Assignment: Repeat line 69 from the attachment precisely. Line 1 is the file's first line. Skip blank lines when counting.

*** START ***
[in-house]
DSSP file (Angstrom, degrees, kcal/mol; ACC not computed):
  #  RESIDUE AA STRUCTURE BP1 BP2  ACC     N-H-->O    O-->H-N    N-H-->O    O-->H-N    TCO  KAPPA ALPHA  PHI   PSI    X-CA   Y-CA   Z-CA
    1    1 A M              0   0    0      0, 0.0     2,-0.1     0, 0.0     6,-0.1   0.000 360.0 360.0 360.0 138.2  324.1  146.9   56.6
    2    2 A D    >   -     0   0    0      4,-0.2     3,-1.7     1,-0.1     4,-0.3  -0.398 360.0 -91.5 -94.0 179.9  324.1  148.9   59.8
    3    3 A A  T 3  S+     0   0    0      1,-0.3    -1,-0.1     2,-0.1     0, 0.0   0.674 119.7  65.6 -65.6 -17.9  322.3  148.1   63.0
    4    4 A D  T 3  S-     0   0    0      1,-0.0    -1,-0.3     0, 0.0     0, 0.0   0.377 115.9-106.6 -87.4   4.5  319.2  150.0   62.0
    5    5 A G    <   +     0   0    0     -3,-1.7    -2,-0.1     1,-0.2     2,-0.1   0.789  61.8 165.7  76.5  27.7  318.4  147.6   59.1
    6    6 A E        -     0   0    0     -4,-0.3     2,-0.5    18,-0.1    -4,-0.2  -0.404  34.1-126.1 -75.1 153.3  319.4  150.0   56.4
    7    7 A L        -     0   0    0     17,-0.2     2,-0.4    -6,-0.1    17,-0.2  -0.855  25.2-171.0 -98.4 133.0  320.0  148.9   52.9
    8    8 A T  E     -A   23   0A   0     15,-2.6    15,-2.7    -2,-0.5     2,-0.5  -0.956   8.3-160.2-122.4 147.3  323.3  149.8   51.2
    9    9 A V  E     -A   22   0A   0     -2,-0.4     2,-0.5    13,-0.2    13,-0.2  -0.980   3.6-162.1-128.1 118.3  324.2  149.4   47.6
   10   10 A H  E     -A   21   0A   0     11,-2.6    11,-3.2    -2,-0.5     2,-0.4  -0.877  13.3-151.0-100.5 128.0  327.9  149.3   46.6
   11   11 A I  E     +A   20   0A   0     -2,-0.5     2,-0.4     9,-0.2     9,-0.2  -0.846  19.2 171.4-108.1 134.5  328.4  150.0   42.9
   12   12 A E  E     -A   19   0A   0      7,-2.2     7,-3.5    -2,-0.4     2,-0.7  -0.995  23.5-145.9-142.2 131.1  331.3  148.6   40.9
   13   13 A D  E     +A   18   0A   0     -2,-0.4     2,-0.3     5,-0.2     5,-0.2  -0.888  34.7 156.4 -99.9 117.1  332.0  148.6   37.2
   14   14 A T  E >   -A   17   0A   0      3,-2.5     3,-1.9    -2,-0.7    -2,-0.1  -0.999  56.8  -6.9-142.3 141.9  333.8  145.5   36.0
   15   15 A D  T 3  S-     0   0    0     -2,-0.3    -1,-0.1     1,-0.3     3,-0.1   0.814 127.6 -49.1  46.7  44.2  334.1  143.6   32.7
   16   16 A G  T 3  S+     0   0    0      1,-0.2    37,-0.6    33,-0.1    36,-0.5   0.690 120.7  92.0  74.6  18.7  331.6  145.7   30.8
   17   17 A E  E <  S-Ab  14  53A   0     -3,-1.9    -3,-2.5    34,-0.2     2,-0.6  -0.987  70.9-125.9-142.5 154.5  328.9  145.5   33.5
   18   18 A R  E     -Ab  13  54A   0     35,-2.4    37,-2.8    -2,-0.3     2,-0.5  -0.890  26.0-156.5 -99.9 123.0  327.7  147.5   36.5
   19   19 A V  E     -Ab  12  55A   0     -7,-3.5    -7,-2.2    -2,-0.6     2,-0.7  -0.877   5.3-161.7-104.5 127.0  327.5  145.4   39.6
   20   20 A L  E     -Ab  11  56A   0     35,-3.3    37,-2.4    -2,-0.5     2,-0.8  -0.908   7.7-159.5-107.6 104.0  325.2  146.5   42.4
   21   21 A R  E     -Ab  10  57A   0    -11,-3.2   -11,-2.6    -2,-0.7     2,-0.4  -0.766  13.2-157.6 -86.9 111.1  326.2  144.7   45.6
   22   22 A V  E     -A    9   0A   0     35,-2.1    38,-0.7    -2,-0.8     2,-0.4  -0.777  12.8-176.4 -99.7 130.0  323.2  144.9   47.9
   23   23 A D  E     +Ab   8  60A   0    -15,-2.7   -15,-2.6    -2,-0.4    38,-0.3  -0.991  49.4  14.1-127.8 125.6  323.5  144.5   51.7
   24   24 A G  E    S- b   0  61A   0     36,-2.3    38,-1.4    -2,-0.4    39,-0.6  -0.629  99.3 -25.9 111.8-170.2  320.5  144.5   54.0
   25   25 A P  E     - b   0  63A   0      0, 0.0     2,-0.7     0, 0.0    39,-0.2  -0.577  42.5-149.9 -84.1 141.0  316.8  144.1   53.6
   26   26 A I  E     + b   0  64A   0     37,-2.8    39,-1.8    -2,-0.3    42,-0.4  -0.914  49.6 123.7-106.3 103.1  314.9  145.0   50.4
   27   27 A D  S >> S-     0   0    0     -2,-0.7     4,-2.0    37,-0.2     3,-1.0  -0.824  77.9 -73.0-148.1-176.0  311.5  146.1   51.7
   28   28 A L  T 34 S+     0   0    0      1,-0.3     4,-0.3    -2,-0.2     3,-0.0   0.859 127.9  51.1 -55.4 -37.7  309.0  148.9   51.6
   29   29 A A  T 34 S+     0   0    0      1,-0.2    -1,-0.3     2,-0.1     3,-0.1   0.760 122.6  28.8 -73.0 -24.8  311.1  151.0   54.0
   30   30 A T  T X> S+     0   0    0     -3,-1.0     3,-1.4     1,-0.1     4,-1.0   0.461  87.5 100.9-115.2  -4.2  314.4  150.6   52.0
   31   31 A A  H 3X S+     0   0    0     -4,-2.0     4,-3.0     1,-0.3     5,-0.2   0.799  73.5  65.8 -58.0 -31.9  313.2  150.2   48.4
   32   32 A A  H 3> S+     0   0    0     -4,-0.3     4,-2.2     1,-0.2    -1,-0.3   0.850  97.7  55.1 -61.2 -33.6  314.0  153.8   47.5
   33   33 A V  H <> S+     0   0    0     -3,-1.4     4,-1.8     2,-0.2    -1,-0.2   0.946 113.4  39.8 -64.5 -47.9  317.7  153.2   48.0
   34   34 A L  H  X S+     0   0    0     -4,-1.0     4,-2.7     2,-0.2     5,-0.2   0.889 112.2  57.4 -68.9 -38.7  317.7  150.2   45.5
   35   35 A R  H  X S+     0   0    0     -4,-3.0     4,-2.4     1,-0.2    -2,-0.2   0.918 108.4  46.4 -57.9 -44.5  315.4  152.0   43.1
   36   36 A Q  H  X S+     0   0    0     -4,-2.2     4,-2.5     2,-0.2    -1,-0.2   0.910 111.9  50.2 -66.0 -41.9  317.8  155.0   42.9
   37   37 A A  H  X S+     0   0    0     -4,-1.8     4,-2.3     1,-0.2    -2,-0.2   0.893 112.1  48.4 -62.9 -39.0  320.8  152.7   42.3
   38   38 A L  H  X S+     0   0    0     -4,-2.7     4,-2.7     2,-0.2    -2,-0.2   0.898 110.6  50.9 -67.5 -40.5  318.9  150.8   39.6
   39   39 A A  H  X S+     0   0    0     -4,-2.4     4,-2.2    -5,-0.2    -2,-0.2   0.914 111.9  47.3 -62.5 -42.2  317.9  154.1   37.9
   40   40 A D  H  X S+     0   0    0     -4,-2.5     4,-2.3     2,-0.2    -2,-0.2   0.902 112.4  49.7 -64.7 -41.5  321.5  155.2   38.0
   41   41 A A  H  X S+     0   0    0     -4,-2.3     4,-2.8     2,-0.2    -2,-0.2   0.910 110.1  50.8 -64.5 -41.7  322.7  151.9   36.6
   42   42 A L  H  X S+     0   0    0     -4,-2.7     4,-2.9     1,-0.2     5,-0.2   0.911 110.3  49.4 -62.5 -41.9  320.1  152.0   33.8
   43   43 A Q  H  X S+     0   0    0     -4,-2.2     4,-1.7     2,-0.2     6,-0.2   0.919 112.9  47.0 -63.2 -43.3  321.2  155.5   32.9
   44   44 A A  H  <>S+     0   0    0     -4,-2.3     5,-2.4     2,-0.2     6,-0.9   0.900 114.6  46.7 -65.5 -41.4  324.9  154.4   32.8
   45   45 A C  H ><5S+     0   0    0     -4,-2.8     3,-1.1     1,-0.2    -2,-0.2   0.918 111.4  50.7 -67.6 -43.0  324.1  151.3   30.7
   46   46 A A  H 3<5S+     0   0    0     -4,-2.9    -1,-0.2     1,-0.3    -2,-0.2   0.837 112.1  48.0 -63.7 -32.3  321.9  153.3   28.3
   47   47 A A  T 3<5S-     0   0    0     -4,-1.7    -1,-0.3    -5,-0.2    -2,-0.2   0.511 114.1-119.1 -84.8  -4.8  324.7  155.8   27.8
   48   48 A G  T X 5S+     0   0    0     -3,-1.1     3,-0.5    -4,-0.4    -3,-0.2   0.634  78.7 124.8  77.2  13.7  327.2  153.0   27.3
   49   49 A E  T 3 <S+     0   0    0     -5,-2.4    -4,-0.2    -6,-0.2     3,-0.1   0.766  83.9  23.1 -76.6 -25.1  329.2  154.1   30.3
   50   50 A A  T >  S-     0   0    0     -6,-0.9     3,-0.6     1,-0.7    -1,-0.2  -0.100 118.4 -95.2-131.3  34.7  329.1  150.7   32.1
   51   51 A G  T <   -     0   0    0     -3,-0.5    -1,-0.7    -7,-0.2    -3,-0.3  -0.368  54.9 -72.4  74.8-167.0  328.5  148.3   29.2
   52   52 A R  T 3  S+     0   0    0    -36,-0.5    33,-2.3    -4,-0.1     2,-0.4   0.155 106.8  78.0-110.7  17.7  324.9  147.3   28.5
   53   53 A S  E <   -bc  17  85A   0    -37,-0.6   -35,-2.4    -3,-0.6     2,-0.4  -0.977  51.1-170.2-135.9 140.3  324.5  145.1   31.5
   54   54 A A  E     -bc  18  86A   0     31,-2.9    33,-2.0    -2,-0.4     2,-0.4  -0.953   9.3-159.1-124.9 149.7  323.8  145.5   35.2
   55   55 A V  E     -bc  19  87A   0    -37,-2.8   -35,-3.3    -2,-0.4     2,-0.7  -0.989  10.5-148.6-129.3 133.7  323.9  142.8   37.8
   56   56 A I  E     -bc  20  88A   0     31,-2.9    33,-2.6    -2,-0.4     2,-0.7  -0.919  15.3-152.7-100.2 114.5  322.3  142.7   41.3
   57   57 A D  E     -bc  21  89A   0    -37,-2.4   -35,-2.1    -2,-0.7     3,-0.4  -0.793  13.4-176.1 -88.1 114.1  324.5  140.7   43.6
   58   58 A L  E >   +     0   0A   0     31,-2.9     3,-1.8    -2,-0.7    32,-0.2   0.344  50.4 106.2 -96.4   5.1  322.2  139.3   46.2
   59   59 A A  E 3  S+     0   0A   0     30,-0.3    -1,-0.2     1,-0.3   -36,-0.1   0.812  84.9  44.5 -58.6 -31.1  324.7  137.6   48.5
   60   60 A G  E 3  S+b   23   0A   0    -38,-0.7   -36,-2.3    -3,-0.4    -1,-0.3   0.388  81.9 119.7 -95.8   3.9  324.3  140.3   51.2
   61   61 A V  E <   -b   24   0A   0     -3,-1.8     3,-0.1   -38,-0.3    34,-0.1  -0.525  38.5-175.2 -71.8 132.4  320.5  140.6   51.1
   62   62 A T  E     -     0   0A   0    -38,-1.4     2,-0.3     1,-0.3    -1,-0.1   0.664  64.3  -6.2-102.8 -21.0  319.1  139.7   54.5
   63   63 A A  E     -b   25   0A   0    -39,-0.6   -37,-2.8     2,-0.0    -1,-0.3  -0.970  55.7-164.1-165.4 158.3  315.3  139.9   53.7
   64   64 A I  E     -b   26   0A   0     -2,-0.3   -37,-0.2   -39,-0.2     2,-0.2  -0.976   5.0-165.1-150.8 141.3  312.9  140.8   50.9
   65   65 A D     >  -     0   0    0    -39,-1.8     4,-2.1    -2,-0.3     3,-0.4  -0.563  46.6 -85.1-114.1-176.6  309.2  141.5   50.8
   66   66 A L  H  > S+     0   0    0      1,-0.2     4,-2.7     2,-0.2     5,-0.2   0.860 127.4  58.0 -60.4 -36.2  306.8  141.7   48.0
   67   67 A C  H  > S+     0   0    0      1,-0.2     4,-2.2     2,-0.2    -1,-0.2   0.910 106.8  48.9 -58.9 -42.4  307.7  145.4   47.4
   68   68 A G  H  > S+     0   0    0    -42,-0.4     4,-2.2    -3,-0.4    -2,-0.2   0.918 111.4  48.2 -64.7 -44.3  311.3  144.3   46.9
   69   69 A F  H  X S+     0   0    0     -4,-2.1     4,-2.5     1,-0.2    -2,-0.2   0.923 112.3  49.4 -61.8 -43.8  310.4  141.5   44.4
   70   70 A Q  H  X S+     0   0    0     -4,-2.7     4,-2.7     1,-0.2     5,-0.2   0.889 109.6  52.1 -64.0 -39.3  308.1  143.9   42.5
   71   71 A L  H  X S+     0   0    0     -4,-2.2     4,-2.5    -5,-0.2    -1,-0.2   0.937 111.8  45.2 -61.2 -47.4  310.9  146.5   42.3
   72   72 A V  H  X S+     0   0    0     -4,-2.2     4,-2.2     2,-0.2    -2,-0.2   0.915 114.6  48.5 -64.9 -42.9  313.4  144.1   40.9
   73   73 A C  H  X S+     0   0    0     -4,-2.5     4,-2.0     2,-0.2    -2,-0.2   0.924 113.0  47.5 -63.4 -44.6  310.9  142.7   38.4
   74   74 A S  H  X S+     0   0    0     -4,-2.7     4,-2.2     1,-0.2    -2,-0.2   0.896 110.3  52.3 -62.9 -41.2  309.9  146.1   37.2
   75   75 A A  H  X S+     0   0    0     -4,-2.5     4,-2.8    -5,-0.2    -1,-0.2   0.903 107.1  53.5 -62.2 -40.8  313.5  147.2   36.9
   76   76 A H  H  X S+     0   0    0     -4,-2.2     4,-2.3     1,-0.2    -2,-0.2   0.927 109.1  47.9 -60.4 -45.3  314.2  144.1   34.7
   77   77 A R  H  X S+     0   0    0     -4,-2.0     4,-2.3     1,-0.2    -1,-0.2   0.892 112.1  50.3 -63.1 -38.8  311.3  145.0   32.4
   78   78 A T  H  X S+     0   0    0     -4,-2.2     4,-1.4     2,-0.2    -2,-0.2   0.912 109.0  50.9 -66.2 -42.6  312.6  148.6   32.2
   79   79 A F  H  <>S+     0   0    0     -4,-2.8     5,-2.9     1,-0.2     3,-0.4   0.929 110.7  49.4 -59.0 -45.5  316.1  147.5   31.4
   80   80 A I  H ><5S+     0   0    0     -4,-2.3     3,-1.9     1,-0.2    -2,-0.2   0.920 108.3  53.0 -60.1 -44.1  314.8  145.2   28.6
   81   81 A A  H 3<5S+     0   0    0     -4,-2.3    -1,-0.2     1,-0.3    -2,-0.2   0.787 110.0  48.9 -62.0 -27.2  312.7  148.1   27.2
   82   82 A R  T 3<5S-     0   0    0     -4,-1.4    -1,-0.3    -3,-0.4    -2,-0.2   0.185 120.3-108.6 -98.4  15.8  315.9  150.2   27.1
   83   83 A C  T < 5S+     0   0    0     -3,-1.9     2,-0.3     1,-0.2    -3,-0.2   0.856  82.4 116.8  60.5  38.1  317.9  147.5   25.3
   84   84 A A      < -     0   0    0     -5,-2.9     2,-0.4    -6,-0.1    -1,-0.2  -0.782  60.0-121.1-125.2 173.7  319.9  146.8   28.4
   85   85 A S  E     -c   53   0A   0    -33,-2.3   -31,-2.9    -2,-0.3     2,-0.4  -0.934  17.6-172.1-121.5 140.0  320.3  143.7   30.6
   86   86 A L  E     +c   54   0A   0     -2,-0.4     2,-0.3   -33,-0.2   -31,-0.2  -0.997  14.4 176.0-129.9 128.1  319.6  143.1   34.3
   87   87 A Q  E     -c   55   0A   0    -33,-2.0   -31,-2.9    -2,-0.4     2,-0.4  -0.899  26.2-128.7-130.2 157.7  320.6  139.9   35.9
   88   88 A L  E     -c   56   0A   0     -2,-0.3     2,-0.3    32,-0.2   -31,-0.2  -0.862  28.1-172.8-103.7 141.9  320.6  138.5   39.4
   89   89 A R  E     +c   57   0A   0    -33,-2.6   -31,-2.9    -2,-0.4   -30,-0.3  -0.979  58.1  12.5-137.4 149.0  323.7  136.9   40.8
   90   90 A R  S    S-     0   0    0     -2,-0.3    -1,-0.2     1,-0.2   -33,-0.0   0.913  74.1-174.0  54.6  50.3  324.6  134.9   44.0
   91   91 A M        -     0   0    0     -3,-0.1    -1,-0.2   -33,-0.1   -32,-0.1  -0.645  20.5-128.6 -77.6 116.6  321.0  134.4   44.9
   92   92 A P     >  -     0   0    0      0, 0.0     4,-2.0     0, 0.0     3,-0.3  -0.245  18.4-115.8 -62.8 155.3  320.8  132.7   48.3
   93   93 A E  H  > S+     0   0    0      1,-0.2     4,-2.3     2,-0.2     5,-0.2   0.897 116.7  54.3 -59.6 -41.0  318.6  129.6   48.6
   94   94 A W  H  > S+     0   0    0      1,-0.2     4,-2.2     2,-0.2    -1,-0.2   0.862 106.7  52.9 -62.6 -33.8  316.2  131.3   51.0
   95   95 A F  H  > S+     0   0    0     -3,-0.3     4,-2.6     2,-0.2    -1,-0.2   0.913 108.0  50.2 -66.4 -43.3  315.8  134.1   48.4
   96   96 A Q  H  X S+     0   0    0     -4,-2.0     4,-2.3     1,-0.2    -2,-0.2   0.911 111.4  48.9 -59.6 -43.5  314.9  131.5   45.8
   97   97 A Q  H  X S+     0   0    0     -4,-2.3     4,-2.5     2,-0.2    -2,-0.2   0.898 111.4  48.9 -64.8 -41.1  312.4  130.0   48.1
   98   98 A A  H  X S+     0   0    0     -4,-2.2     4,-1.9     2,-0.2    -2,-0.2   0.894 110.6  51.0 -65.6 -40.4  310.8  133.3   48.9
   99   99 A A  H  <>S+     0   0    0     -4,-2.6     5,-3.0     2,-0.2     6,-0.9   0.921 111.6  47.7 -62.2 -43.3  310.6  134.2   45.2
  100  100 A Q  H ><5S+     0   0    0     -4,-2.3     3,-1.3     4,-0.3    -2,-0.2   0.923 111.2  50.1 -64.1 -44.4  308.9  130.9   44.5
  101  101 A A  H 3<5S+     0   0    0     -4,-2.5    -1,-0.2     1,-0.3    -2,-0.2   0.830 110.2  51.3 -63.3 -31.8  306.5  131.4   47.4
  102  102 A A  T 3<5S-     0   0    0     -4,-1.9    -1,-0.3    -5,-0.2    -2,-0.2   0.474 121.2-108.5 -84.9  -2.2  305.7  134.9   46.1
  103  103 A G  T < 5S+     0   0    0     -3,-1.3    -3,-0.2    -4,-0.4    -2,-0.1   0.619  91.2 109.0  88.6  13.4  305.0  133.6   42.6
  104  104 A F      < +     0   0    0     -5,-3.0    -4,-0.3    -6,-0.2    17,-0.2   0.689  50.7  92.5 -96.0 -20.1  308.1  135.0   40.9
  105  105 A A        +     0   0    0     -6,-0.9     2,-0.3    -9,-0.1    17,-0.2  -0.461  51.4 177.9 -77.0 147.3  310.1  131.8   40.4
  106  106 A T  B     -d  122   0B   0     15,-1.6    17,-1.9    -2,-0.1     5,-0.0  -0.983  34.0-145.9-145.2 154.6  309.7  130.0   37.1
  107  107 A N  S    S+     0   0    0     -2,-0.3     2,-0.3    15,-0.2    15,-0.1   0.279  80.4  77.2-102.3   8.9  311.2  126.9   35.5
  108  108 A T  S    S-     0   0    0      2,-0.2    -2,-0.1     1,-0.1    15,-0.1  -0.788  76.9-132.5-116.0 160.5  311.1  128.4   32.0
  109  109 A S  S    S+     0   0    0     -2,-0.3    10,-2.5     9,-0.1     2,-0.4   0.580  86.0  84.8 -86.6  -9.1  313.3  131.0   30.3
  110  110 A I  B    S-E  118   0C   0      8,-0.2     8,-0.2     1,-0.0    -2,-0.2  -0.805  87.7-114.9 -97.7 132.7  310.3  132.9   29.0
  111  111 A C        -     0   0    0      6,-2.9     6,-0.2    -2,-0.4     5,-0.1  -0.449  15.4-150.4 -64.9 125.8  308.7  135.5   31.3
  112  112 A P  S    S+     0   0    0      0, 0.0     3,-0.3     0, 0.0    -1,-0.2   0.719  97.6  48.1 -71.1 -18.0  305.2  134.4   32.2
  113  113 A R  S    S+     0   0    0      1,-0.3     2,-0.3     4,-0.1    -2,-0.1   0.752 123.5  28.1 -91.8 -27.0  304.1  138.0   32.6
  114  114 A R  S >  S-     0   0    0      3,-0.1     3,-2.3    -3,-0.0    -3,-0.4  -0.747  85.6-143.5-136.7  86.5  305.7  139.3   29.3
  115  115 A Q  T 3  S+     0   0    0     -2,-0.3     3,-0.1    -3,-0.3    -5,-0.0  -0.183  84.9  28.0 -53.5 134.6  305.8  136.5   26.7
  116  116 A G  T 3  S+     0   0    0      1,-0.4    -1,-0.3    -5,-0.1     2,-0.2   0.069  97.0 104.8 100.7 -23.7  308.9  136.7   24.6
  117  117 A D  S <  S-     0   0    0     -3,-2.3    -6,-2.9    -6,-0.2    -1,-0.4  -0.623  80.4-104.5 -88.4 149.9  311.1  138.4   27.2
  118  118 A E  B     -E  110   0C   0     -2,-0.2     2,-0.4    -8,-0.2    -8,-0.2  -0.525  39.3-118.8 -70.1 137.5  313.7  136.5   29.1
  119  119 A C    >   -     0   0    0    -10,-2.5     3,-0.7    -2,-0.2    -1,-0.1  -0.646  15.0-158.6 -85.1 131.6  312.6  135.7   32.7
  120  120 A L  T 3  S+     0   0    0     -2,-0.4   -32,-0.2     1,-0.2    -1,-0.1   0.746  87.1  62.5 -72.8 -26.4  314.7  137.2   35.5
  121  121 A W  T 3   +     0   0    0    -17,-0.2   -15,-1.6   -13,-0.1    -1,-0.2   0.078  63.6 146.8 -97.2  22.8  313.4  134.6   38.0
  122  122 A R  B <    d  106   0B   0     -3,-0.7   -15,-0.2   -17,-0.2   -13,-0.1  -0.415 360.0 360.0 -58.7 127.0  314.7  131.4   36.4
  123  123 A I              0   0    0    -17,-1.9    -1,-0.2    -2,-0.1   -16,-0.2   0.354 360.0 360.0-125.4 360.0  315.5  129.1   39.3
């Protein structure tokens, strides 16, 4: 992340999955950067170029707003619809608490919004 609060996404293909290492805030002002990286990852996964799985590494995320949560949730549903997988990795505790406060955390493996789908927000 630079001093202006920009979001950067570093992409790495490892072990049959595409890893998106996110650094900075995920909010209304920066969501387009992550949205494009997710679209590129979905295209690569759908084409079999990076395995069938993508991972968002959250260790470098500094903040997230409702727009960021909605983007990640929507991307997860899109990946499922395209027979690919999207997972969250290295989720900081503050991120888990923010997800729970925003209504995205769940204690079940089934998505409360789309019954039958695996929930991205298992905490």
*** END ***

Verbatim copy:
   66   66 A L  H  > S+     0   0    0      1,-0.2     4,-2.7     2,-0.2     5,-0.2   0.860 127.4  58.0 -60.4 -36.2  306.8  141.7   48.0